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Usually the "first floor" (aka the one that has a door that leads to the outside) is marked with a star in an elevator here in the US. Although I've seen everything from 1 to L to M to G, and it's very confusing.
 

Braznor

Diamond Member
Oct 9, 2005
3,808
34
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Originally posted by: 2Xtreme21
Usually the "first floor" (aka the one that has a door that leads to the outside) is marked with a star in an elevator here in the US. Although I've seen everything from 1 to L to M to G, and it's very confusing.
Good, all the better for the plausibility.
 
Jan 31, 2002
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Originally posted by: Braznor
The guy(actually the protagonist), a Britisher gets his location wrong by confusing the British system with the American system. That mistake plays a very important role in the story.
Not likely to happen. There's not usually a "ground" and a "first" floor.

Go with whatever makes it sound better or works with the story - so in this case, whatever makes the protagonist wrong. :p

Originally posted by: Braznor
By the way, here was my previous thread which got locked!

So how much would a professional hit cost in New York?
:laugh:

Like they said, you can probably get an addict to do it for a grand or two, an amateur for 3-5, and a pro probably 10. Depends on how much information you can give about where/when/how the mark moves about, and what it is.

Whack an ex-SEAL in a relatively secure location? Expensive, and it probably won't be easy to make it look like an accident/mugging gone bad.

Bump off a rent-a-cop who drives a beater to work and takes a stroll through a dark parking lot to get there? Easy. "Whoops, your brakes failed."

- M4H
 

yllus

Elite Member & Lifer
Aug 20, 2000
20,583
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Ground = Lobby = 1st floor in every building I've ever been to in this country.
 
Jun 14, 2003
10,442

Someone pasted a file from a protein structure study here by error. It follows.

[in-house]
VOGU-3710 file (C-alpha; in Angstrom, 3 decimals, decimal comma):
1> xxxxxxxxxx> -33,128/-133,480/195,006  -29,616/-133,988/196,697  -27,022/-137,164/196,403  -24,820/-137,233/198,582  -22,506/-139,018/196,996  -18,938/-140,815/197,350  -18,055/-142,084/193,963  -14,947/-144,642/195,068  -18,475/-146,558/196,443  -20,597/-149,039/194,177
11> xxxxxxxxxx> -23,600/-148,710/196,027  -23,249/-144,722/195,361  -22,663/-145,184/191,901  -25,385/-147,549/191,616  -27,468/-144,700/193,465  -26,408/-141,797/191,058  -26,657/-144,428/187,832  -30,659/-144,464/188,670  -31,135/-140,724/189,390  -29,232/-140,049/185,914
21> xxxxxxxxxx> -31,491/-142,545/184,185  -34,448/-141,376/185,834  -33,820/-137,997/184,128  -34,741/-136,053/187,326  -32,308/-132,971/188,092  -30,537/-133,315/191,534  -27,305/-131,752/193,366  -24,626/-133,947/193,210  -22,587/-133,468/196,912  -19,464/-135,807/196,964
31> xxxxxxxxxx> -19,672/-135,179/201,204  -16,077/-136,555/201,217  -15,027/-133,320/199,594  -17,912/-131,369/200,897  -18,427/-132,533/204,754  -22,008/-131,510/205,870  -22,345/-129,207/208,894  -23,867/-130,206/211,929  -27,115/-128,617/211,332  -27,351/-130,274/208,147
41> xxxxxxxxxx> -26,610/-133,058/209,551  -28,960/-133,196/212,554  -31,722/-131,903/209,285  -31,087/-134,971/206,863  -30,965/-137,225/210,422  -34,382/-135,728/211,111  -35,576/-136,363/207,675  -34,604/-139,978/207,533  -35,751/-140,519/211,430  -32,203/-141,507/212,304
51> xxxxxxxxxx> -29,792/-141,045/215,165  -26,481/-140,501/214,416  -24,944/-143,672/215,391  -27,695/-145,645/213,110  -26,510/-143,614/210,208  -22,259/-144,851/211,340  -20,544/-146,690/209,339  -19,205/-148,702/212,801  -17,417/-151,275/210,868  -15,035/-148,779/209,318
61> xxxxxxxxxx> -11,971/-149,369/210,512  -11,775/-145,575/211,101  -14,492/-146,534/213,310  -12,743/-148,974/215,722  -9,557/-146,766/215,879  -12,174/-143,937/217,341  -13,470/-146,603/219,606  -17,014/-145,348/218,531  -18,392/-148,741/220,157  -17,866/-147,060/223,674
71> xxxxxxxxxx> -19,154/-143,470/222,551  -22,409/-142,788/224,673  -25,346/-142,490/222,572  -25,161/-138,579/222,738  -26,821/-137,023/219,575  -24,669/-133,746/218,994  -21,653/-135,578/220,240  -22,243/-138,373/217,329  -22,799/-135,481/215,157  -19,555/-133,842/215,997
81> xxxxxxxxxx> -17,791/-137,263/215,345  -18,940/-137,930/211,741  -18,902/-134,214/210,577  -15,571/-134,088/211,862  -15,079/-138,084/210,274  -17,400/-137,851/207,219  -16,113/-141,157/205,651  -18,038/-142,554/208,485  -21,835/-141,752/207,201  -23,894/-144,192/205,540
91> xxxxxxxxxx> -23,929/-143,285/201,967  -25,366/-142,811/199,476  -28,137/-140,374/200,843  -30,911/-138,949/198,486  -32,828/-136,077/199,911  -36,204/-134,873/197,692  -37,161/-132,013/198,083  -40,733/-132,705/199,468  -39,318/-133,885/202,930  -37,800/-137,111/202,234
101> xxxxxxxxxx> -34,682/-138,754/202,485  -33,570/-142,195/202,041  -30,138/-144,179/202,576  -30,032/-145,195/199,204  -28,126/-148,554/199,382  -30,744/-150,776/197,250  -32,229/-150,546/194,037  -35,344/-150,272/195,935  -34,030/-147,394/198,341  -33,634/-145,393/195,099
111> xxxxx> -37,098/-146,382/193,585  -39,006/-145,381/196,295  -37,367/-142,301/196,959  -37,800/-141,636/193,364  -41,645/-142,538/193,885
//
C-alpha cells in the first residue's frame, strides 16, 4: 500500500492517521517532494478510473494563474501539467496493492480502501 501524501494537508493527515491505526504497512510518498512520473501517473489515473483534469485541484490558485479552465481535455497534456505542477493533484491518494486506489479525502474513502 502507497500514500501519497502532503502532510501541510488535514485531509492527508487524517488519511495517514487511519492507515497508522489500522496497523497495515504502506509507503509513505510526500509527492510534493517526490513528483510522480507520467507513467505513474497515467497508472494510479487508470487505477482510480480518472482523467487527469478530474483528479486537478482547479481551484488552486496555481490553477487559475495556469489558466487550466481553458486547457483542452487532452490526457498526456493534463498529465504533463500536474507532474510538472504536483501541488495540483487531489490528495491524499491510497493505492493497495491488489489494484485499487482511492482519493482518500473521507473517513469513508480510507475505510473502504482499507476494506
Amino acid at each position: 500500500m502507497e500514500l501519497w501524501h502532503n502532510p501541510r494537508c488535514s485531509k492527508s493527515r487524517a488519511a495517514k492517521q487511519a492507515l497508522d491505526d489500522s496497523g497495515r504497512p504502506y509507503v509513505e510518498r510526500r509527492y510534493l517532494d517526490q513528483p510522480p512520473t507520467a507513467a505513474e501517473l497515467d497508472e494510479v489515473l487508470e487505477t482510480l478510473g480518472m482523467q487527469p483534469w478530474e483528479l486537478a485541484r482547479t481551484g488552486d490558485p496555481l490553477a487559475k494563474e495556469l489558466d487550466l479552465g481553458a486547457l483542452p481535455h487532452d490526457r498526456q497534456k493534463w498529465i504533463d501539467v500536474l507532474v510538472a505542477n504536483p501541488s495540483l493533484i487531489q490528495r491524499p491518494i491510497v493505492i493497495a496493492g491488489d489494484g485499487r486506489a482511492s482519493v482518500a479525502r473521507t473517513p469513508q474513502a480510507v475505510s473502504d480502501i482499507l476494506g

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most elevators here are

G - 1 - 2 - 3 ......

im british

i prefer to call it the first floor though since it is the first floor you come to when entering a building.
 

SoulAssassin

Diamond Member
Feb 1, 2001
6,140
2
0
Originally posted by: Braznor

The guy(actually the protagonist), a Britisher gets his location wrong by confusing the British system with the American system. That mistake plays a very important role in the story.
Britisher? Is that what people from Britain are really called?

 

Majesty

Senior member
Nov 22, 1999
321
0
0
I live in Quebec City and we use both. Where I work, the first floor is called "First Floor". In other buildings, the first floor is often called "RC" (Main Floor or Rez de Chausé, in french).

Edit: Rez de Chaussé is pronounced: Ray the chose*-say

*past of choose.
 

SoulAssassin

Diamond Member
Feb 1, 2001
6,140
2
0
Originally posted by: Kevin1211
Originally posted by: SoulAssassin
Originally posted by: Braznor

The guy(actually the protagonist), a Britisher gets his location wrong by confusing the British system with the American system. That mistake plays a very important role in the story.
Britisher? Is that what people from Britain are really called?
http://dictionary.reference.com/search?q=Britisher+
Well whaddya know....learn something new everyday....never really thought about it before.